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Jacob Bronowski

Jacob Bronowski (1908-1974) was a polymath and broadcaster, especially remembered for presenting 1973 TV series The Ascent of Man.

Career as a broadcaster

Jacob Bronowski - mathematician, poet, literary critic and philosopher of science - was the most distinguished member of a group of students who were at the College before the Second World War, and subsequently contributed to the new era of radio and television broadcasting.

This group included Alistair Cooke, whose weekly radio Letter from America continued for more than half a century, radio producers Douglas Cleverdon and Terrence Tiller, and novelist and essayist Gerald Bullett.

Bronowski was a star performer in the long running Brains Trust radio and television programme, and the author and presenter of a notable 13 part television series The Ascent of Man (1973), which charted the development of human thought and scientific discovery. Both the series itself and the book of the series are widely recognised as classics of their genre.

Academic career

Bronowski entered the College as a Scholar in 1927, just seven years after arriving in England with his Polish-Jewish parents knowing no English.

He was placed in the First Class in both parts of the Mathematical Tripos, while also playing chess for the University against Oxford, becoming literary editor of Granta, founding the avant garde literary magazine Experiment, and writing and publishing his own poetry.

He continued these activities as he worked for the PhD in Algebra which he obtained in 1933. He was then, and until the outbreak of the Second World War, lecturer in Mathematics at University College, Hull.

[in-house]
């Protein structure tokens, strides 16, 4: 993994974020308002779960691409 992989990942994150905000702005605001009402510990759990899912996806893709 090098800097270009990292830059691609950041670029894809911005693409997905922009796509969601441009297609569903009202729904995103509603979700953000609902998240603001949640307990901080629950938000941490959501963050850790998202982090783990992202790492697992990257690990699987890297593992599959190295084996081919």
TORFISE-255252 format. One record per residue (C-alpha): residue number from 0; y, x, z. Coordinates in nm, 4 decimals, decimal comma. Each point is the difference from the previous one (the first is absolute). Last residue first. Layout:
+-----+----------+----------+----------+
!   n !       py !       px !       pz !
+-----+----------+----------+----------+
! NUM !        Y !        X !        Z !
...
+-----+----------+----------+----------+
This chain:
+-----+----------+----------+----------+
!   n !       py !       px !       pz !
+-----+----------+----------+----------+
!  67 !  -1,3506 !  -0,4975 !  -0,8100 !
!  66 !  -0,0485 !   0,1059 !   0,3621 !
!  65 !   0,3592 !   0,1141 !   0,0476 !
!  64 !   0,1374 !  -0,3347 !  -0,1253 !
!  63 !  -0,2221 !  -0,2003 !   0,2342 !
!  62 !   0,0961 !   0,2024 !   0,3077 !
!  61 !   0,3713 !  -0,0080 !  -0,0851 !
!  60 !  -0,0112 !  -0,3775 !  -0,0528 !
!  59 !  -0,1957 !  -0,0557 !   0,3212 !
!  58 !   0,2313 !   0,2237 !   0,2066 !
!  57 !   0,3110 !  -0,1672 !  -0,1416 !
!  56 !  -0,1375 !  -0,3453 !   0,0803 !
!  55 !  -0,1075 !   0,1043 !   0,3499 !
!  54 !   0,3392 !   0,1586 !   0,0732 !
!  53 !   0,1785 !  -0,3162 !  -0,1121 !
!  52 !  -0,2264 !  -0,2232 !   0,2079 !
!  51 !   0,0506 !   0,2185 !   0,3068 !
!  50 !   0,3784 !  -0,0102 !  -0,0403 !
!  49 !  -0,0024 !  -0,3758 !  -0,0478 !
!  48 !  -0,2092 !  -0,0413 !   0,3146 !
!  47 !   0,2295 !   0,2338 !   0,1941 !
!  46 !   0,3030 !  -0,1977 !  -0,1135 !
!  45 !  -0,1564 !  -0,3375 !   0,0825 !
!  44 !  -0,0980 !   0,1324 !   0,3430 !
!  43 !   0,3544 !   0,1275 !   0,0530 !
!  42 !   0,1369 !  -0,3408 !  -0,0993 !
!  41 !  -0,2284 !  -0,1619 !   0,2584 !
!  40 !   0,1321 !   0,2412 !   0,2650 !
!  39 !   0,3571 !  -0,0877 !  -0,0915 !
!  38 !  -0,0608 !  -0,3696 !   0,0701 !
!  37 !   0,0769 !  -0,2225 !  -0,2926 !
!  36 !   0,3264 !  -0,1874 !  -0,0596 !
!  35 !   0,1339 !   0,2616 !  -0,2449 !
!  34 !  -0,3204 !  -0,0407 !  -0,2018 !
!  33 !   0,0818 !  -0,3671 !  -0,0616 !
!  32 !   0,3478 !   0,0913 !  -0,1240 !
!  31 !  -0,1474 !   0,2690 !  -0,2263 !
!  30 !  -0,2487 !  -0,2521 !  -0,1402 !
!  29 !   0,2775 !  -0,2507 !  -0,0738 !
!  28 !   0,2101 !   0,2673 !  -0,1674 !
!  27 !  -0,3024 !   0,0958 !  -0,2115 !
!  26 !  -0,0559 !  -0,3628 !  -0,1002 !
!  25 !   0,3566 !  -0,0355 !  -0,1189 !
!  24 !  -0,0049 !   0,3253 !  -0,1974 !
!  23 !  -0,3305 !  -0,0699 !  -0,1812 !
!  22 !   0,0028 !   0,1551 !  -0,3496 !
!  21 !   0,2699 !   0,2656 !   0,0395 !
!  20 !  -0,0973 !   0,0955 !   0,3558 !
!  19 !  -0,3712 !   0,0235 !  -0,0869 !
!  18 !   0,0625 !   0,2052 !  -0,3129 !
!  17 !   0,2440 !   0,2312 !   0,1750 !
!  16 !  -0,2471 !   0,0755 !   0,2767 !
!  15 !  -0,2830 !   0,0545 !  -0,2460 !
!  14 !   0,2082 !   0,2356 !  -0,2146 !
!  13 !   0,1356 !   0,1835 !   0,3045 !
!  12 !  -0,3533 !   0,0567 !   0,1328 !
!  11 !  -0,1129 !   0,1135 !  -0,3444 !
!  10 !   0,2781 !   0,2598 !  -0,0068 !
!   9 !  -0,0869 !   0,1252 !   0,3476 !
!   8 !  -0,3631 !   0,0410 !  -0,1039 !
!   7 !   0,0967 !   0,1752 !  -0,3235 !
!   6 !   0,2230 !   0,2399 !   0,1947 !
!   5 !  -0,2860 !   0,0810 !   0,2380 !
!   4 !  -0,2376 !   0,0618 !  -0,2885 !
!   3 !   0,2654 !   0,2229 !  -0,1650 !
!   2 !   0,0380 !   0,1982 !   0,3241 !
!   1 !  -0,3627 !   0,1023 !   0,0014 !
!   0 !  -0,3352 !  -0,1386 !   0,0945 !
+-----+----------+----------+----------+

Publications

His first book of literary criticism was published by the Cambridge University Press in 1939; his second was a study of the poet and artist William Blake, published in 1944 and written while he was working in government research posts in London and Washington.

At the end of the Second World War he was sent to Japan and wrote the official British report on The Effects of the Atomic Bombs at Hiroshima and Nagasaki (1945).

Afterwards he worked on science policy for the government and the National Coal Board (where he was responsible for the development of smokeless fuel), until he was headhunted by California’s Salk Institute for Biological Studies, where he remained until his early death.

In The Ascent of Man Bronowski declared that “my ambition is to create a philosophy for the twentieth century that shall be all one piece. There cannot be a decent philosophy, there cannot be a decent science, without humanity.” 

His eldest daughter Lisa Jardine, a notable scholar of Renaissance literature, philosophy, and science, was the College’s first woman Fellow. 

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